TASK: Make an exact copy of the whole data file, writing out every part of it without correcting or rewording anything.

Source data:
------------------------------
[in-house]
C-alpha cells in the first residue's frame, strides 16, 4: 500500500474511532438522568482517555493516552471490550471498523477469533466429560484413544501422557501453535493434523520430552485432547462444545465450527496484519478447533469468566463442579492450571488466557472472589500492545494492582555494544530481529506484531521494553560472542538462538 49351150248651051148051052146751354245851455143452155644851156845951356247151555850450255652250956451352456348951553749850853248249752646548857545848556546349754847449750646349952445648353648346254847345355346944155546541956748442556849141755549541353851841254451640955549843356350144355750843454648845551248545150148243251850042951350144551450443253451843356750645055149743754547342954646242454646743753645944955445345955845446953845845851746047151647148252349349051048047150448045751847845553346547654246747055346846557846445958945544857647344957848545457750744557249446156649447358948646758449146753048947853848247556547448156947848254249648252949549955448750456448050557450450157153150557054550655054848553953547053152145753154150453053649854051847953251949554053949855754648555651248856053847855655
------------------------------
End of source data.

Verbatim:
[in-house]
C-alpha cells in the first residue's frame, strides 16, 4: 500500500474511532438522568482517555493516552471490550471498523477469533466429560484413544501422557501453535493434523520430552485432547462444545465450527496484519478447533469468566463442579492450571488466557472472589500492545494492582555494544530481529506484531521494553560472542538462538 49351150248651051148051052146751354245851455143452155644851156845951356247151555850450255652250956451352456348951553749850853248249752646548857545848556546349754847449750646349952445648353648346254847345355346944155546541956748442556849141755549541353851841254451640955549843356350144355750843454648845551248545150148243251850042951350144551450443253451843356750645055149743754547342954646242454646743753645944955445345955845446953845845851746047151647148252349349051048047150448045751847845553346547654246747055346846557846445958945544857647344957848545457750744557249446156649447358948646758449146753048947853848247556547448156947848254249648252949549955448750456448050557450450157153150557054550655054848553953547053152145753154150453053649854051847953251949554053949855754648555651248856053847855655